University of Missouri study helps pinpoint feline genetics that led to the first-ever domestication of cats

A new study at the University of Missouri found this lifestyle transition for humans was the...
A new study at the University of Missouri found this lifestyle transition for humans was the catalyst that sparked the world’s first domestication of cats, and as humans began to travel the world, they brought their new feline friends along with them.(Doug Brown)
Published: Dec. 5, 2022 at 12:18 PM CST
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MISSOURI. (KFVS) -Nearly 10,000 years ago, humans settling in the Fertile Crescent developed close bonds with the rodent-eating cats that conveniently served as ancient pest-control in society’s first civilizations after they made the first switch from hunter-gatherers to farmers.

A new study at the University of Missouri found this lifestyle transition for humans was the catalyst that sparked the world’s first domestication of cats, and as humans began to travel the world, they brought their new feline friends along with them.

According to a release from the university, Leslie A. Lyons, a feline geneticist and Gilbreath-McLorn endowed professor of comparative medicine in the MU College of Veterinary Medicine, collected and analyzed DNA from cats in and around the Fertile Crescent area, as well as throughout Europe, Asia and Africa, comparing nearly 200 different genetic markers.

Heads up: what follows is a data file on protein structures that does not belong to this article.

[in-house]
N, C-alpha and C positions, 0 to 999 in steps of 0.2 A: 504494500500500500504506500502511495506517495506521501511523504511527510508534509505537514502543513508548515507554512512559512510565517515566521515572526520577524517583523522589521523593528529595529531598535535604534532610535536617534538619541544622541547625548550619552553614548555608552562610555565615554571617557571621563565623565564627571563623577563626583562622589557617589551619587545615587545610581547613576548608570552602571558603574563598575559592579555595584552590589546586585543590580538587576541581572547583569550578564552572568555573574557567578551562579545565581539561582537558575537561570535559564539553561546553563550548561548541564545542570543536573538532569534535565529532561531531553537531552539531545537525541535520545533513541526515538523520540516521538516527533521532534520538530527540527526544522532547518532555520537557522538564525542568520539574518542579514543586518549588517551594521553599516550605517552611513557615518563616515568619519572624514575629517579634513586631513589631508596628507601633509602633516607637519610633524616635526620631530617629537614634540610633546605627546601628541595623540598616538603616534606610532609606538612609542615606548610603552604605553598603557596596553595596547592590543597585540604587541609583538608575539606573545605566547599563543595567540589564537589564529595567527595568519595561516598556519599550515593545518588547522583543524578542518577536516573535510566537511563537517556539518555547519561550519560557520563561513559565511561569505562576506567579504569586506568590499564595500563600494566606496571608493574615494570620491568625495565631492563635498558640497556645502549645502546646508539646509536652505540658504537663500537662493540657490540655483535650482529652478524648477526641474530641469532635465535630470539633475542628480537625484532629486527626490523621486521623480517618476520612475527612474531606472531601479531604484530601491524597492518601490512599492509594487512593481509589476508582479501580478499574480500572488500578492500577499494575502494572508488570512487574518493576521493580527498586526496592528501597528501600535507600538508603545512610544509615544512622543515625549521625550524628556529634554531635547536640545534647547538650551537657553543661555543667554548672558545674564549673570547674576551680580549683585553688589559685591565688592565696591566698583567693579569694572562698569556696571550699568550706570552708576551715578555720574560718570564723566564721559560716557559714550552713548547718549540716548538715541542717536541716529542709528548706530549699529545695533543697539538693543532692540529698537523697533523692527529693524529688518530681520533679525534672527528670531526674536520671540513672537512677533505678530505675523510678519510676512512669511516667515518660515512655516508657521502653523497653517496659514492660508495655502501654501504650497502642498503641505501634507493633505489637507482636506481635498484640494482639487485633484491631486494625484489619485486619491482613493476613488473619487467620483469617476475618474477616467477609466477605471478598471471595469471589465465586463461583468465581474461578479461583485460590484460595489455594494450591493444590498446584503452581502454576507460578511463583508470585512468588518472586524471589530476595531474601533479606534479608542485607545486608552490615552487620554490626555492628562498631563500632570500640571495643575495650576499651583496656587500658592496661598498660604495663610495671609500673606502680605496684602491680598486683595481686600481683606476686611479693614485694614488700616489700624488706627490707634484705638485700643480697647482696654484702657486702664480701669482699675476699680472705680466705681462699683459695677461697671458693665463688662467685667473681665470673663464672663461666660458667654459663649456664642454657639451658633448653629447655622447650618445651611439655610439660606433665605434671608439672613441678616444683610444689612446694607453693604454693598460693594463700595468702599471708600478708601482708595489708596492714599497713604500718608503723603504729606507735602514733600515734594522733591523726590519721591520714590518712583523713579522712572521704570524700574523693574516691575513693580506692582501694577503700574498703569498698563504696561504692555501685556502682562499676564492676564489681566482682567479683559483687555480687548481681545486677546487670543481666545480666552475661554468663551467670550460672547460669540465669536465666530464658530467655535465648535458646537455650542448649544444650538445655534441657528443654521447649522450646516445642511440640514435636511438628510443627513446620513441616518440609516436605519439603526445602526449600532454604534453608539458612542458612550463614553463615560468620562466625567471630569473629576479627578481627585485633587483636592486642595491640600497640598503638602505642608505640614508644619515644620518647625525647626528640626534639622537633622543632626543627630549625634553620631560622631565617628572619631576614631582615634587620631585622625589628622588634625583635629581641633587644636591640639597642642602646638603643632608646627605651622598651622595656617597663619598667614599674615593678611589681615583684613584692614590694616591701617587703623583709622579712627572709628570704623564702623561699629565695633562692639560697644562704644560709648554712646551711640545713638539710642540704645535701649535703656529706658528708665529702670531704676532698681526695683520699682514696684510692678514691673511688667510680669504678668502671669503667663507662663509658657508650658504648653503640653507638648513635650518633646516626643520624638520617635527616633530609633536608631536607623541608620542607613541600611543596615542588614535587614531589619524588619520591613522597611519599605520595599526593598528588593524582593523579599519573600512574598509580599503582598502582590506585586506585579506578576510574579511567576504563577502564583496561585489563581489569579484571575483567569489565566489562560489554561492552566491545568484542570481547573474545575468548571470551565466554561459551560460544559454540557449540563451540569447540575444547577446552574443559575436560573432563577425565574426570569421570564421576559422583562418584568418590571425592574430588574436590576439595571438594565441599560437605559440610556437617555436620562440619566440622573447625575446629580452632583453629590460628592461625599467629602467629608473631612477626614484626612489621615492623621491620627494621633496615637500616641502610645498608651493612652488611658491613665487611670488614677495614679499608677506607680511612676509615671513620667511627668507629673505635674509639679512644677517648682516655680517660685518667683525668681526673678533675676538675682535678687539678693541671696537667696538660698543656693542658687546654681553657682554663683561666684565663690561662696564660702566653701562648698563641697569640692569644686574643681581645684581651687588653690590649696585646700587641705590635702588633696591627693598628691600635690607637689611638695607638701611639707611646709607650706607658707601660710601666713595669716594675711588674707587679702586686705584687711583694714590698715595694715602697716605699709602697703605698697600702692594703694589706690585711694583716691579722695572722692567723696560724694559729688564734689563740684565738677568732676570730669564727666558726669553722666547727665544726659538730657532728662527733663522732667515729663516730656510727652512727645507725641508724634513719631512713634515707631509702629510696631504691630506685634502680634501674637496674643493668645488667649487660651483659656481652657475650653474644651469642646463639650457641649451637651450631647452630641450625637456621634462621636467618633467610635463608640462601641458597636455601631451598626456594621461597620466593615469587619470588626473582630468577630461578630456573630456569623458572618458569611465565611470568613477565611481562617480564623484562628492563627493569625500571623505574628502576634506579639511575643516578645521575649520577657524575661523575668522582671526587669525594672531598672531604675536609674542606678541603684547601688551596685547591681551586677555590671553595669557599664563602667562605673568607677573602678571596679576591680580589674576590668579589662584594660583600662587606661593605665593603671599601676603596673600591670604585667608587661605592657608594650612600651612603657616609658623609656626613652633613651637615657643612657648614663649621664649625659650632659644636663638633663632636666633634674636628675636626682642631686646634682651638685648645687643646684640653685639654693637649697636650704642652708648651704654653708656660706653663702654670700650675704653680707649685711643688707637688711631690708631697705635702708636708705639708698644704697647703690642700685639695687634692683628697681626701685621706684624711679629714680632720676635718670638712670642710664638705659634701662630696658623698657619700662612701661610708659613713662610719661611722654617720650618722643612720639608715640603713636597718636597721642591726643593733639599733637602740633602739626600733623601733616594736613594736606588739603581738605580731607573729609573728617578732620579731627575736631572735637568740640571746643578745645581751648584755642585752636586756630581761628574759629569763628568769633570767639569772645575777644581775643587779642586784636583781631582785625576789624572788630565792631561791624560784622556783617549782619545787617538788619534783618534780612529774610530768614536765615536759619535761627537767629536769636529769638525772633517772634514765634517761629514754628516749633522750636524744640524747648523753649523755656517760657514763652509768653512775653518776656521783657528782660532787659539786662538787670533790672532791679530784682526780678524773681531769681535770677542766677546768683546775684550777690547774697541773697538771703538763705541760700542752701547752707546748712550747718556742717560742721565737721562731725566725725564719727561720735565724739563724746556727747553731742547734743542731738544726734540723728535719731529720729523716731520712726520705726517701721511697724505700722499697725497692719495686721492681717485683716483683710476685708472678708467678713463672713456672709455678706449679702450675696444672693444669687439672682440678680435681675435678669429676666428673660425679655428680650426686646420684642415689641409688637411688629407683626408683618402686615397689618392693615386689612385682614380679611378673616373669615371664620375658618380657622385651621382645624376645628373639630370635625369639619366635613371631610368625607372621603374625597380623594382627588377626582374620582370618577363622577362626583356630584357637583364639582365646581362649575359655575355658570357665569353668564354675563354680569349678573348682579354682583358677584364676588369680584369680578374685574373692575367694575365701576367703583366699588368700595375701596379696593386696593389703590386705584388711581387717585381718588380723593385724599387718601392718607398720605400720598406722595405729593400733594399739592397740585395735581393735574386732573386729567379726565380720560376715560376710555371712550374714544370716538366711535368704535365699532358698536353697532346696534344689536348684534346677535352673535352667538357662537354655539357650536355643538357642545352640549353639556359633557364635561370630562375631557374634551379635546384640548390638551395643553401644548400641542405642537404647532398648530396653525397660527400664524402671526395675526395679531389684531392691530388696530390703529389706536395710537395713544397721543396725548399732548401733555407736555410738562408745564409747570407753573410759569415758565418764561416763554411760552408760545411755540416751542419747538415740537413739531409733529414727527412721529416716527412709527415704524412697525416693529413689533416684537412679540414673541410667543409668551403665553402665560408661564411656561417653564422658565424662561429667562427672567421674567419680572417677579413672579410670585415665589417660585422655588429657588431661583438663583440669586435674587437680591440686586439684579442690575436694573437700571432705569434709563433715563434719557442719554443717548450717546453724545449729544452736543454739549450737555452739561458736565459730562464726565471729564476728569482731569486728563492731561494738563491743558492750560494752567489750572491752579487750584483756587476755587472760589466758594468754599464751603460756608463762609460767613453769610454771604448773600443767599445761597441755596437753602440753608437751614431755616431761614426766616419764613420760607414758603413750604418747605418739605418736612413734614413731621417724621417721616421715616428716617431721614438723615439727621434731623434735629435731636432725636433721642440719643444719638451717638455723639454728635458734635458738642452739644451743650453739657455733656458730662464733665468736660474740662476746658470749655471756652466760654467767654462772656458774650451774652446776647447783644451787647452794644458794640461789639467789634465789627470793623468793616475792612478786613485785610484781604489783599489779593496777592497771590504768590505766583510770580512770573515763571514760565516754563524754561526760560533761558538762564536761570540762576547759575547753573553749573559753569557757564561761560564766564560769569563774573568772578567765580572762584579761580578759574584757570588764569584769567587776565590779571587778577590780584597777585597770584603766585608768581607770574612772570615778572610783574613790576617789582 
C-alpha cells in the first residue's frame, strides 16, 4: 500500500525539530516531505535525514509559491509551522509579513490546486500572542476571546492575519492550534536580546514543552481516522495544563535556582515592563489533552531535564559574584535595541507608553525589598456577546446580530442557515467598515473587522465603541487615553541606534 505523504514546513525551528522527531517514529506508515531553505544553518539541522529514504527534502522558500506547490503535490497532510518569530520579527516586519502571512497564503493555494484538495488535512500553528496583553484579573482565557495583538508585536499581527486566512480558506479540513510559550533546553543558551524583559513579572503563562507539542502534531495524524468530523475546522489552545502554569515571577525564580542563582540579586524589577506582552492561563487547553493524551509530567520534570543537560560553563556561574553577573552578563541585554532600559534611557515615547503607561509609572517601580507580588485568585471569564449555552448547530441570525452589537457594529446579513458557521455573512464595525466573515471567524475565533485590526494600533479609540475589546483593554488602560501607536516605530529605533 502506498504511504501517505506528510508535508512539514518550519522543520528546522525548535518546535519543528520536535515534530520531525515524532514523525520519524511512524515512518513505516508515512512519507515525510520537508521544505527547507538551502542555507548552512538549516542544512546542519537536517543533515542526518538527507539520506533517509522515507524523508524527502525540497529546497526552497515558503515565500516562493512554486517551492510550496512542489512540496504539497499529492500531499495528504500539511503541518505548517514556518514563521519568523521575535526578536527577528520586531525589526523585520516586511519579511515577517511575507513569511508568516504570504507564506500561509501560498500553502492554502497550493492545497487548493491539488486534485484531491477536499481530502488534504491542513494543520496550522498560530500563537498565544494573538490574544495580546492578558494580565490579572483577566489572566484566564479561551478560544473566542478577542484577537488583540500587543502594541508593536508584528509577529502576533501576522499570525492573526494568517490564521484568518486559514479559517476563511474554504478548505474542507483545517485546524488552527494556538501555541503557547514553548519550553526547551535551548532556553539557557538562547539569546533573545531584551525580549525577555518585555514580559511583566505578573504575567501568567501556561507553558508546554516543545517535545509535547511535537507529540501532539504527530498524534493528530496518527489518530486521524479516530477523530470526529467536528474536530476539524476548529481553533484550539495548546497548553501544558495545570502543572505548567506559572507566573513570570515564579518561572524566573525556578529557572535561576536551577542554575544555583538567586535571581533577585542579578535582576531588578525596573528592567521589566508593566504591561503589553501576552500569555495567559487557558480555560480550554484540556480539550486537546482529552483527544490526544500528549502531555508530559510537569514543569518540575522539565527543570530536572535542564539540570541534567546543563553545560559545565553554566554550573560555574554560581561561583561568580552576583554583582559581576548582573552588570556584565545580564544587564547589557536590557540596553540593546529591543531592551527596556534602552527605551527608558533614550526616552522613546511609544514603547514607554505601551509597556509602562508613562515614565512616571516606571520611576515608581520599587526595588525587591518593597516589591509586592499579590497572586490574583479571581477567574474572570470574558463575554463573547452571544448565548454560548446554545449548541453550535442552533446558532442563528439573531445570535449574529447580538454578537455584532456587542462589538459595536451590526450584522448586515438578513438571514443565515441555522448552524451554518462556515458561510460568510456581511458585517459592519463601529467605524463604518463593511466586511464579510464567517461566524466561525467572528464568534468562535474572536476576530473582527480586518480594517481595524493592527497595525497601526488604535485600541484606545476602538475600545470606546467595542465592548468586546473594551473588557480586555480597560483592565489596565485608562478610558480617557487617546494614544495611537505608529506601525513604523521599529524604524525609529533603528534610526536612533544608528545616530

“One of the DNA main markers we studied were microsatellites, which mutate very quickly and give us clues about recent cat populations and breed developments over the past few hundred years,” Lyons said. “Another key DNA marker we examined were single nucleotide polymorphisms, which are single-based changes all throughout the genome that give us clues about their ancient history several thousands of years ago. By studying and comparing both markers, we can start to piece together the evolutionary story of cats.”

According to Lyons in the release, while horses and cattle have seen various domestication events caused by humans in different parts of the world at various times, her analysis of feline genetics in the study strongly supports the theory that cats were likely first domesticated only in the Fertile Crescent before migrating with humans all over the world.

After feline genes are passed down to kittens throughout generations, the genetic makeup of cats in western Europe, for example, is now far different from cats in southeast Asia, a process known as “isolation by distance.”

More information on the study can be found here.